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I have set up a basic MVC project which is a student administration application based upon a CSV file as datastore. Each user has a specific role (student, lecturer, professor, leader of degree program). After successful login, the main window should have different actions to be performed based upon each role.

How can I hide the login view after successful login and show the main window depending on each user's role?

What about interfaces and abstract classes? Can I generalize/abstract the code better?

Regarding the different roles, I've thought about User as an abstract class:

  • Student inherits from User
  • Lecturer inherits from User
  • Professor and Leader from Lecturer

Should the ActionListener be in the view or in the controller?

Is it better to init a frame in the main class or should each view extends/inherits from JFrame instead of JPanel?

General feedback on the code so far is very welcome.

users.csv

user,password,role
user1,password1,student
user2,password2,professor

Studentenverwaltung.java

package com.studentenverwaltung;

import java.awt.EventQueue;

import javax.swing.JFrame;

import com.studentenverwaltung.controller.UserController;
import com.studentenverwaltung.model.User;
import com.studentenverwaltung.view.LoginPanel;

class Studentenverwaltung implements Runnable {

    public static void main(String[] args) {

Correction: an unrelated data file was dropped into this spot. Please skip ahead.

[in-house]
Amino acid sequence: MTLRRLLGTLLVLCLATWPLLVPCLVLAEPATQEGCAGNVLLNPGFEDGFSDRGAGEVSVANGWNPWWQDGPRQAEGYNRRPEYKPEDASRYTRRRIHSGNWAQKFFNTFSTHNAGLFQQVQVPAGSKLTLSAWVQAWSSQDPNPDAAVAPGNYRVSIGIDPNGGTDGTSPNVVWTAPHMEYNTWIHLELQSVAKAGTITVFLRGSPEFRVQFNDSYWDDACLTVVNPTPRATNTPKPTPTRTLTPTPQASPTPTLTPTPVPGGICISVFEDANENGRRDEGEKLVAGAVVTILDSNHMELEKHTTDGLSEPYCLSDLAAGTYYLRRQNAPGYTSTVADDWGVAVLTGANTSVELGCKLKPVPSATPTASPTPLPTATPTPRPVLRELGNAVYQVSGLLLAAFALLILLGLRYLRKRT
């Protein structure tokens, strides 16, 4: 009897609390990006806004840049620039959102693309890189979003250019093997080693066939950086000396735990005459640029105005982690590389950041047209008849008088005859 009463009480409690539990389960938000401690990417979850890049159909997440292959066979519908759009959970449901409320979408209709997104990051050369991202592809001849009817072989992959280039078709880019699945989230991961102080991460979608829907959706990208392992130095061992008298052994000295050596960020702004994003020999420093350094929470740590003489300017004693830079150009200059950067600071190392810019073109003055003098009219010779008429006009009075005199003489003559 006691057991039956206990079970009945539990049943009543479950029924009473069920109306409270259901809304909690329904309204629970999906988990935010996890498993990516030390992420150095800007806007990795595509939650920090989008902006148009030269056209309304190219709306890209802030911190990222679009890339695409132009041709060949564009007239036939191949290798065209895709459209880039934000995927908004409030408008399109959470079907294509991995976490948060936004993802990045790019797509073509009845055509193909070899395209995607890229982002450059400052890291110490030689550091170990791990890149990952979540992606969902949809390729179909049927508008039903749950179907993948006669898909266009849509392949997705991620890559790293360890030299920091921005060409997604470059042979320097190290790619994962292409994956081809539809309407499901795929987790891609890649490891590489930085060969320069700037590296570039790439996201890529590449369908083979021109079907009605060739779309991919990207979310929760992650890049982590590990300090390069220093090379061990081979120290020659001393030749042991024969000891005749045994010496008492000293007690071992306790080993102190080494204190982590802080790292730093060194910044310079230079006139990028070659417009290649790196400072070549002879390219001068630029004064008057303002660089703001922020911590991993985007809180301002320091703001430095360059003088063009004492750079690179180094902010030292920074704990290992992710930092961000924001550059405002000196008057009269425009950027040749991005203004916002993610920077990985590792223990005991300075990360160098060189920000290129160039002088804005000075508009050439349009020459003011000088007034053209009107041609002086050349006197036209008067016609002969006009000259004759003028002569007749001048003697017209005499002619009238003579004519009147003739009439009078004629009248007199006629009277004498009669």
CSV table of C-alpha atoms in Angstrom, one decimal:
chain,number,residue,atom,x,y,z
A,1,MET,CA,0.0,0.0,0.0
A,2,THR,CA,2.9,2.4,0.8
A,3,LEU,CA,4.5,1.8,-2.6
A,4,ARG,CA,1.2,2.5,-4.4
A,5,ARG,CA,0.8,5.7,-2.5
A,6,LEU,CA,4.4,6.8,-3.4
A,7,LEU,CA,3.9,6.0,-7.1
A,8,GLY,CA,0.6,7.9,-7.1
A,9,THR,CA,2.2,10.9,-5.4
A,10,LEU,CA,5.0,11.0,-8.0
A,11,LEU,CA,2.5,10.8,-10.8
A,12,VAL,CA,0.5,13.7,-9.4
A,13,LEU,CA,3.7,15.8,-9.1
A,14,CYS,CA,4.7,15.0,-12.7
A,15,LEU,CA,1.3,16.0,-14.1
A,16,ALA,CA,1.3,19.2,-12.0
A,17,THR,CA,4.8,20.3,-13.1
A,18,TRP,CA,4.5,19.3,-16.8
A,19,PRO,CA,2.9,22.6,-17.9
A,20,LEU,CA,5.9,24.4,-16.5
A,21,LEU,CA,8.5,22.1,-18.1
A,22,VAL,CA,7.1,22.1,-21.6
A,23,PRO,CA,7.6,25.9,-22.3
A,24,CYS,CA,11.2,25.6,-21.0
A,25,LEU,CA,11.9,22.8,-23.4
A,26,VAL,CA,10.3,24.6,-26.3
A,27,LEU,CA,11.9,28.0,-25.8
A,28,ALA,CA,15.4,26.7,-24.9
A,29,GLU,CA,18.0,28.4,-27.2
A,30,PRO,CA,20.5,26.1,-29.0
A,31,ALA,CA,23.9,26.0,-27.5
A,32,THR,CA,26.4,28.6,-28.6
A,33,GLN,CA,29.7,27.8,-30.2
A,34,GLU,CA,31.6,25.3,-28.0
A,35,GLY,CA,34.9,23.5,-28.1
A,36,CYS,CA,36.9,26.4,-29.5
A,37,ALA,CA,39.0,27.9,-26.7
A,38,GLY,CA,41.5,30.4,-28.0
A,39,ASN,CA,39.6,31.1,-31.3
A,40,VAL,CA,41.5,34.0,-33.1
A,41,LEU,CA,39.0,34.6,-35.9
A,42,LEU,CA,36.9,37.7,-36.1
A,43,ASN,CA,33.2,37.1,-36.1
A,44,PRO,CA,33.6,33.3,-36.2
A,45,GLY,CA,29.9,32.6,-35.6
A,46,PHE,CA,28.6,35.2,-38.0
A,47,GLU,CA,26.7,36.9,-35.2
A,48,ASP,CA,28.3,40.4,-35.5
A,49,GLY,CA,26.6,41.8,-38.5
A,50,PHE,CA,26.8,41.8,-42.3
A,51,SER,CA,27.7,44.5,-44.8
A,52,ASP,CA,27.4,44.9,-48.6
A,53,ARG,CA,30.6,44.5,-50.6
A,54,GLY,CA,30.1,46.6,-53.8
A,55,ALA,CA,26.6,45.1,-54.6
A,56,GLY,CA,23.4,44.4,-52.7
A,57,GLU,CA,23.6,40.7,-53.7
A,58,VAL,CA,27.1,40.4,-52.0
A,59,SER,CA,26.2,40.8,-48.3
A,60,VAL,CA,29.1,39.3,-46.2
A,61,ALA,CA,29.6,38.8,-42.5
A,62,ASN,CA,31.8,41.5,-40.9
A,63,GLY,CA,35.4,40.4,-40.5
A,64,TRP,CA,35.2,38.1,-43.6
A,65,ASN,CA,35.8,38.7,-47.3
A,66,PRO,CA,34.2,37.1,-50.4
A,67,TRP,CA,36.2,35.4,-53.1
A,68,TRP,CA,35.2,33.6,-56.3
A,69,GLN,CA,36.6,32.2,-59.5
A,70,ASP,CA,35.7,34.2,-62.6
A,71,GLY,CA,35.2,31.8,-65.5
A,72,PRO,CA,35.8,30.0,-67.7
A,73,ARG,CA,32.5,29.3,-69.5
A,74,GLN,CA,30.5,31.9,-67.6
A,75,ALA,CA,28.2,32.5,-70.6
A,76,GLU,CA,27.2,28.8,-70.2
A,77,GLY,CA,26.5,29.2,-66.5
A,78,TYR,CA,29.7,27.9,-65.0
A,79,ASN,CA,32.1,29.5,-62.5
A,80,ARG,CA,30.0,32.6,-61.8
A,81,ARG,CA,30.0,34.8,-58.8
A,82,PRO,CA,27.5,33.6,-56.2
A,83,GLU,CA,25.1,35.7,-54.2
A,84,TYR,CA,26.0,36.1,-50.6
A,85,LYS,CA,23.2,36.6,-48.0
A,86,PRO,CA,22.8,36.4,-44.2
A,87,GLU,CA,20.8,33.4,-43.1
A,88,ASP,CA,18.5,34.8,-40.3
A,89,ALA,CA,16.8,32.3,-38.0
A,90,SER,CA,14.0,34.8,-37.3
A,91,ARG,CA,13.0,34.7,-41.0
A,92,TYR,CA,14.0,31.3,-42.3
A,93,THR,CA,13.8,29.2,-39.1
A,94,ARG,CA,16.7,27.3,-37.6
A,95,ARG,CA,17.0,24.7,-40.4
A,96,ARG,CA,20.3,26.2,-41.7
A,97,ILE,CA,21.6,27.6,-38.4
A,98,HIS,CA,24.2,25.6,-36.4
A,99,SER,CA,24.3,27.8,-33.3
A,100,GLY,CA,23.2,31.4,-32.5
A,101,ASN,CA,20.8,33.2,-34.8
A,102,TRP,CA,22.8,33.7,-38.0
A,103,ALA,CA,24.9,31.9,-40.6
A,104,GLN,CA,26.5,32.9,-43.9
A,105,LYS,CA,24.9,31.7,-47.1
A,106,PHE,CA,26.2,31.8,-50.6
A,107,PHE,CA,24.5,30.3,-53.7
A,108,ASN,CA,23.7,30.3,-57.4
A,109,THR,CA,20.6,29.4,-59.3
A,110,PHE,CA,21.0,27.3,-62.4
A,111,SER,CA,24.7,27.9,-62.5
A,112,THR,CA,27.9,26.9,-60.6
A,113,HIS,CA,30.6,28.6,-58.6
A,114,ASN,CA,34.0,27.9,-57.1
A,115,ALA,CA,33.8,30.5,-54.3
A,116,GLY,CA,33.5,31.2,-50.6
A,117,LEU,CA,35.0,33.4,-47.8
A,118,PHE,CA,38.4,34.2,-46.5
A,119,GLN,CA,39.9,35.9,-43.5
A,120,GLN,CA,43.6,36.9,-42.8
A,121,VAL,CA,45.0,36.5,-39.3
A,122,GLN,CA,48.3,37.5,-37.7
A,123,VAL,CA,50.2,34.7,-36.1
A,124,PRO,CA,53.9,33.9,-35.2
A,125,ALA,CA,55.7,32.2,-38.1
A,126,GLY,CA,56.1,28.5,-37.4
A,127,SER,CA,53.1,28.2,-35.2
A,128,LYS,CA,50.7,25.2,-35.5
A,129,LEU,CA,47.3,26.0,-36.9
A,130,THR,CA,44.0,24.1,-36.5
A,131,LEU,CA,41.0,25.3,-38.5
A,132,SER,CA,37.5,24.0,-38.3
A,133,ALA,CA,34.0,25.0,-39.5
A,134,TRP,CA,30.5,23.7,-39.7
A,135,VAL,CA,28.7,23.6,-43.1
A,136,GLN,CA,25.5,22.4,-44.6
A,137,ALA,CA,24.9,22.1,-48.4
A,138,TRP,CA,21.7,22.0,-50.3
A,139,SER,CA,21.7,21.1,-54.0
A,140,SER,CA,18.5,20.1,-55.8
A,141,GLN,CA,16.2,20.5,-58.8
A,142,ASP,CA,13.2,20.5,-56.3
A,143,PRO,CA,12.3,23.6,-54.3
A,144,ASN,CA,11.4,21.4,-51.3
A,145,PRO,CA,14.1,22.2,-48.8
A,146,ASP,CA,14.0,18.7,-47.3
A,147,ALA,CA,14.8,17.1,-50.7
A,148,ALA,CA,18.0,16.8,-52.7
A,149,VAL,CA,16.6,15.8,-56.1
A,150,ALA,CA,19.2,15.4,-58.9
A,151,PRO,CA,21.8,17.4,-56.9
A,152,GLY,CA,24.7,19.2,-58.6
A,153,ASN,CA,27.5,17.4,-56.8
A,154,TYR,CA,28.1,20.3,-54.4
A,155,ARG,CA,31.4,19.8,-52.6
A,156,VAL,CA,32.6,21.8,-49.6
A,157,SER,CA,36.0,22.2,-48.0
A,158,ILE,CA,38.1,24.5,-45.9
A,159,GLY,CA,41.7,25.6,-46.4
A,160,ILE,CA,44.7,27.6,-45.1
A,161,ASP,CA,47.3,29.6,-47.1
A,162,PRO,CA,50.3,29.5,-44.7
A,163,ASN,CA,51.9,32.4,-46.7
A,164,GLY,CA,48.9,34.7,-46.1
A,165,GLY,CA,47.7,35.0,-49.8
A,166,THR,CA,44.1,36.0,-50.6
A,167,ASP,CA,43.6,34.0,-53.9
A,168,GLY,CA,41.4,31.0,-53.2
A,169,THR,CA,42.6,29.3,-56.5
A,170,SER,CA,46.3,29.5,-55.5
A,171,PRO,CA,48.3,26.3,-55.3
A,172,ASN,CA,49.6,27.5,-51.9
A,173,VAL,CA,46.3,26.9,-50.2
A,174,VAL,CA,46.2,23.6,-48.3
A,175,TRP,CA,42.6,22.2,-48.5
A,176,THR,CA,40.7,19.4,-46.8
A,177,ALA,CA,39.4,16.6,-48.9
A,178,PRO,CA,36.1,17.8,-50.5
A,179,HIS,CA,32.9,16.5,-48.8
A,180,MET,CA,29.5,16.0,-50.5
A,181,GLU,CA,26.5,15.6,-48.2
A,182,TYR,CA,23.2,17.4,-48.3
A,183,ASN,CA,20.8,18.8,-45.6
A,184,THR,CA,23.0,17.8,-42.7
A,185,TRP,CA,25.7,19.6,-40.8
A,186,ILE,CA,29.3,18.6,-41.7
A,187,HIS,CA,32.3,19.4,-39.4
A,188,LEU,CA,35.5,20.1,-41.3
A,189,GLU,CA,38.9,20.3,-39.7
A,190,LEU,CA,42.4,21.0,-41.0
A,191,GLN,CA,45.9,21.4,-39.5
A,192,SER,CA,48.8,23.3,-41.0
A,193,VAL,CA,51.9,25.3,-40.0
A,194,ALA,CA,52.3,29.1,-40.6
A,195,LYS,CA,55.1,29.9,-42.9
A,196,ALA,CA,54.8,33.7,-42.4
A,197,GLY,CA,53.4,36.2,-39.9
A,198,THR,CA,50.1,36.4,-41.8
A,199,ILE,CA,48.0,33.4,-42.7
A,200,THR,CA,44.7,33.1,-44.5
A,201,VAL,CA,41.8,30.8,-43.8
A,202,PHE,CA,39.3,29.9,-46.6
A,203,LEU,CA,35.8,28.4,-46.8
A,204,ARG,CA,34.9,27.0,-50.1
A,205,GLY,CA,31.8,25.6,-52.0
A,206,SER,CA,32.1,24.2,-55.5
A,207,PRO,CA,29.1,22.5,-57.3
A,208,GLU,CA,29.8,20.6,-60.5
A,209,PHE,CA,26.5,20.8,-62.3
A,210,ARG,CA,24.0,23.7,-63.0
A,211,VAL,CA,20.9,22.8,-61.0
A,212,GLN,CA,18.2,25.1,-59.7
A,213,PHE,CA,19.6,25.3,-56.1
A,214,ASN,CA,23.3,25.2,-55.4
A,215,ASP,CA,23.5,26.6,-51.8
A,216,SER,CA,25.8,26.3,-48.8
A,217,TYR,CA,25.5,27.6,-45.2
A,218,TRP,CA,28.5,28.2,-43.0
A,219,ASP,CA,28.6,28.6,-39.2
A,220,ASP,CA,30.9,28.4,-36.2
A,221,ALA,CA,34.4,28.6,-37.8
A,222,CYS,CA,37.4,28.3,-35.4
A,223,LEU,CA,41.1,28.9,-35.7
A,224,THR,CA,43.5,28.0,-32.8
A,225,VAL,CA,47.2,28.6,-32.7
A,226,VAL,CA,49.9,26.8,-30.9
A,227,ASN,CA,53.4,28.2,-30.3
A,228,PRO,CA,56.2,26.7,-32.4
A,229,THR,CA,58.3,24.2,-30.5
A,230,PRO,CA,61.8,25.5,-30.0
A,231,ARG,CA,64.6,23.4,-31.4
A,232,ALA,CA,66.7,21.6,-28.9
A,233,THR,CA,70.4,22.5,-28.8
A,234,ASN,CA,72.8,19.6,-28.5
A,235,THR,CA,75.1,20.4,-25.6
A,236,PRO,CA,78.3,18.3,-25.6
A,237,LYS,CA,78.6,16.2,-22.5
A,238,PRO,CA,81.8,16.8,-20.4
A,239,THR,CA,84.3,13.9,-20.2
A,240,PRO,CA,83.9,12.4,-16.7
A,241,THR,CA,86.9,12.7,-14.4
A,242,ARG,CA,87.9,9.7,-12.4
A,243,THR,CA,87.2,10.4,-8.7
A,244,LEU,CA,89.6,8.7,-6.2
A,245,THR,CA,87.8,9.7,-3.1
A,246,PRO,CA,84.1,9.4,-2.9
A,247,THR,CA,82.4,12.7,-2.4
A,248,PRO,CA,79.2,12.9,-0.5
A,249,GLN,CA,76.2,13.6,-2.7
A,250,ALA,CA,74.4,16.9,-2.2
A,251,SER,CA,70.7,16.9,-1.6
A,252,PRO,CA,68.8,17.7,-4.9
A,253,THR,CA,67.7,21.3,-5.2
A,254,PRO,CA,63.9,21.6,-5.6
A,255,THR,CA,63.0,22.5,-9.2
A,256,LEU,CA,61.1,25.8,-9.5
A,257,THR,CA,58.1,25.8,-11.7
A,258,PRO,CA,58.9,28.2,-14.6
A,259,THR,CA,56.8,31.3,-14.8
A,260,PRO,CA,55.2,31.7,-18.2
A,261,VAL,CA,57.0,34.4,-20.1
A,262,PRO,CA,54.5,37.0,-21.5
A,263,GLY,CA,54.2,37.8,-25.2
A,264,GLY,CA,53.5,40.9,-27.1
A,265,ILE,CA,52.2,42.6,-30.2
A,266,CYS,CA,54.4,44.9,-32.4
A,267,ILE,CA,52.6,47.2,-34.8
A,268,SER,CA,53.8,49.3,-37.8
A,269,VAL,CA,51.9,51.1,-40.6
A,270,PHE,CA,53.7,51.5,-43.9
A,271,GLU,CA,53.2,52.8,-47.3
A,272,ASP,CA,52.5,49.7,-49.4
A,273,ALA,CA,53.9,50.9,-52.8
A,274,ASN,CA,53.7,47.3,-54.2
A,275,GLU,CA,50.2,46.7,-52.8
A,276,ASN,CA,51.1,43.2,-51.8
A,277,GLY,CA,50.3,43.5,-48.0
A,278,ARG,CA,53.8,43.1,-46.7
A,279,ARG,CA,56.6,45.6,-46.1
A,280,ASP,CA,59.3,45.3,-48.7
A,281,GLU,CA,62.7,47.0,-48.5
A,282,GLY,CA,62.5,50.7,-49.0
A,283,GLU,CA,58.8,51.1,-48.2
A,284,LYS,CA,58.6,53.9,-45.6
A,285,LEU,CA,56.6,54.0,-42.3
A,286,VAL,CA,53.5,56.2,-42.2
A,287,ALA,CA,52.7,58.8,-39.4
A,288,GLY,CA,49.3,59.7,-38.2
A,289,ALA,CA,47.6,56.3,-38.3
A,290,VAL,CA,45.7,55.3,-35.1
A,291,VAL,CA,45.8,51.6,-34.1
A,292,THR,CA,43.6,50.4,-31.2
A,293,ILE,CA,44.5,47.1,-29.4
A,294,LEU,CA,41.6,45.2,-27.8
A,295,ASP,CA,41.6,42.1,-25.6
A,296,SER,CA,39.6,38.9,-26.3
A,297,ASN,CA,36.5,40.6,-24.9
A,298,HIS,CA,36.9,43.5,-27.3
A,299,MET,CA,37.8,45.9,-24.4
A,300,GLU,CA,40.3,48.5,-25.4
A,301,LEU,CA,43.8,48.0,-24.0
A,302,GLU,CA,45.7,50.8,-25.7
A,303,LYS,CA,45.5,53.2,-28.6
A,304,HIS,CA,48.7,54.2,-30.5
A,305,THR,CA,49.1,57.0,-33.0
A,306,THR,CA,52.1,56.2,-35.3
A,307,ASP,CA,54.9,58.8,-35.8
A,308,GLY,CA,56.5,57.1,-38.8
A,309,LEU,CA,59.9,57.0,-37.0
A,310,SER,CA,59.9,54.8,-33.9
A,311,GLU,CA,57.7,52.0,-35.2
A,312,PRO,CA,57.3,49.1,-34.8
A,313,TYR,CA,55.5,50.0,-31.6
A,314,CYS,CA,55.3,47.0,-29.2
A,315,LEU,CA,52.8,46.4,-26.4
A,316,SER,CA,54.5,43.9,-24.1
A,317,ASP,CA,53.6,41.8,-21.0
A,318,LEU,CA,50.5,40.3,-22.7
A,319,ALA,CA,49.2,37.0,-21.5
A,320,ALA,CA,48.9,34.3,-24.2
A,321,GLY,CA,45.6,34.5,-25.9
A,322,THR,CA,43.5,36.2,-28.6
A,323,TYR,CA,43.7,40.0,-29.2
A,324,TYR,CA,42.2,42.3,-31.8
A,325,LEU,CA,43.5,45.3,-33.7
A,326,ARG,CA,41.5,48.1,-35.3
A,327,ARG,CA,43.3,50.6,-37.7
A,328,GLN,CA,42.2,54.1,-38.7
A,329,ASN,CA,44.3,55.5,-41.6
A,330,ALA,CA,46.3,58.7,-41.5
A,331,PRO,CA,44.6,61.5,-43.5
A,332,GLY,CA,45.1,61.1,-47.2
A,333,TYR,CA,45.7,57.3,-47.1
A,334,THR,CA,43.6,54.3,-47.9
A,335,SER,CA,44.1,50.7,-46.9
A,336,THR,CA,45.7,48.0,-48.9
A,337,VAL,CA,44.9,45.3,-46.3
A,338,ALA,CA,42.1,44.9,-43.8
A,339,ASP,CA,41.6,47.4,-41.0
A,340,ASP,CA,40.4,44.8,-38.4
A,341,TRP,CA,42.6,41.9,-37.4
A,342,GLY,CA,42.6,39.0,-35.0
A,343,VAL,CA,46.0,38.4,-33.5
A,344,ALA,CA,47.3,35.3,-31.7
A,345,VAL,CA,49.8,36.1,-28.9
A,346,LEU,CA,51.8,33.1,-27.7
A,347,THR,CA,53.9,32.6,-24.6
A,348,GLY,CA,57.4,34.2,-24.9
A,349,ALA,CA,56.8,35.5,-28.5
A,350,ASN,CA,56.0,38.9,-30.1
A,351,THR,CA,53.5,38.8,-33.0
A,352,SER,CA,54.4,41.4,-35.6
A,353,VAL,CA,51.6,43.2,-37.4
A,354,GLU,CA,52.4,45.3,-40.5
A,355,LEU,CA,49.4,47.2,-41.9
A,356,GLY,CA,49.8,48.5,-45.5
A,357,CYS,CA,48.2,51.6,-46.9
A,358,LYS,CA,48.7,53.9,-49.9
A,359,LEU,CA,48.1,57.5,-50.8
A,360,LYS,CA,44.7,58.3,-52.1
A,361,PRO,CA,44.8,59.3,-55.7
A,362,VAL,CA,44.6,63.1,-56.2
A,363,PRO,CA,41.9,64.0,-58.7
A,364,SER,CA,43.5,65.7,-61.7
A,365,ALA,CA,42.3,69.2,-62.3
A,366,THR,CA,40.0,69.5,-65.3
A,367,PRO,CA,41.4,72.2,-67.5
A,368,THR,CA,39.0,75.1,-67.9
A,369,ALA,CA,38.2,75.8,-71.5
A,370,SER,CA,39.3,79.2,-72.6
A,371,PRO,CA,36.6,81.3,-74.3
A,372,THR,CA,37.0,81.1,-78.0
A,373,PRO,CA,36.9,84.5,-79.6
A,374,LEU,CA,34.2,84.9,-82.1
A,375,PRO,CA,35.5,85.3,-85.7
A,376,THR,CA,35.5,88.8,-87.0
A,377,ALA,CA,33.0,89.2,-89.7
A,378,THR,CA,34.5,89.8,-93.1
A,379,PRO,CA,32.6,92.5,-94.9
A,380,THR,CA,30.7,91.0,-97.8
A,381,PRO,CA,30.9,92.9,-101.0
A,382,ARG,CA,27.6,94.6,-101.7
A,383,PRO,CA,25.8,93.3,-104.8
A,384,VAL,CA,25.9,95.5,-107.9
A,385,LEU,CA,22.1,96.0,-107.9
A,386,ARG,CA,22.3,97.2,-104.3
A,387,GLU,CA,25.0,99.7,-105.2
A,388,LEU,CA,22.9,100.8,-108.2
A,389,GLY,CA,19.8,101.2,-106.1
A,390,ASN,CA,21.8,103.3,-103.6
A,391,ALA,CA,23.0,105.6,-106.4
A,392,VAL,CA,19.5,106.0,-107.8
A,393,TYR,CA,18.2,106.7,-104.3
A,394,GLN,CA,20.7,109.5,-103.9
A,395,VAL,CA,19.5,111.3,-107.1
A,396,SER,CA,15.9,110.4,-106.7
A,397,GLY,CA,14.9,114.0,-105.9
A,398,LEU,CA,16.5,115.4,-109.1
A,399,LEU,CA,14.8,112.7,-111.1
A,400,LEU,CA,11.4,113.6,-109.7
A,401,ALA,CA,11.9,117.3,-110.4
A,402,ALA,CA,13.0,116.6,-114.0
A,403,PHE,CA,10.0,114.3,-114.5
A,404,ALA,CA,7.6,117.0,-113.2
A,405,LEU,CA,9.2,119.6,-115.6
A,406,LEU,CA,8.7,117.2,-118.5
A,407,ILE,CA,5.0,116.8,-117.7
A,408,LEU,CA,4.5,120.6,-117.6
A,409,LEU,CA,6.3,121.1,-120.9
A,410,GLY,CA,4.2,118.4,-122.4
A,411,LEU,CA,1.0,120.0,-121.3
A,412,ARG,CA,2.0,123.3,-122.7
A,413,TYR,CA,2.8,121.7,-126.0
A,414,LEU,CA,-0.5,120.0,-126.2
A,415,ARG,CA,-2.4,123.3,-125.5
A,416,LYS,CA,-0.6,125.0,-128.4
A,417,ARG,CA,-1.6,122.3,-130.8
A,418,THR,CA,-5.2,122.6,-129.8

EventQueue.invokeLater(new Studentenverwaltung());
    }

    @Override
    public void run() {
        User user = new User();
        LoginPanel loginPanel = new LoginPanel(user);
        UserController userController = new UserController(user, loginPanel);

        JFrame frame = new JFrame();
        frame.setDefaultCloseOperation(JFrame.EXIT_ON_CLOSE);
        frame.add(loginPanel);
        frame.pack();
        frame.setLocationRelativeTo(null);
        frame.setVisible(true);
    }

}

UserController.java

package com.studentenverwaltung.controller;

import java.awt.event.ActionEvent;
import java.awt.event.ActionListener;

import com.studentenverwaltung.helpers.UserCredentials;
import com.studentenverwaltung.model.User;
import com.studentenverwaltung.persistence.FileUserDAO;
import com.studentenverwaltung.persistence.UserDAO;
import com.studentenverwaltung.view.LoginPanel;

public class UserController {
    private User user;
    private LoginPanel loginPanel;

    public UserController(User user, LoginPanel loginPanel) {
        this.user = user;
        this.loginPanel = loginPanel;

        this.loginPanel.login.addActionListener(new LoginListener());
    }

    class LoginListener implements ActionListener {

        @Override
        public void actionPerformed(ActionEvent e) {
            String id = UserController.this.loginPanel.getId();
            String password = UserController.this.loginPanel.getPassword();

            if (LoginListener.this.authenticate(new UserCredentials(id,
                    password))) {
                // show main window based upon specific user role and hide login
                // window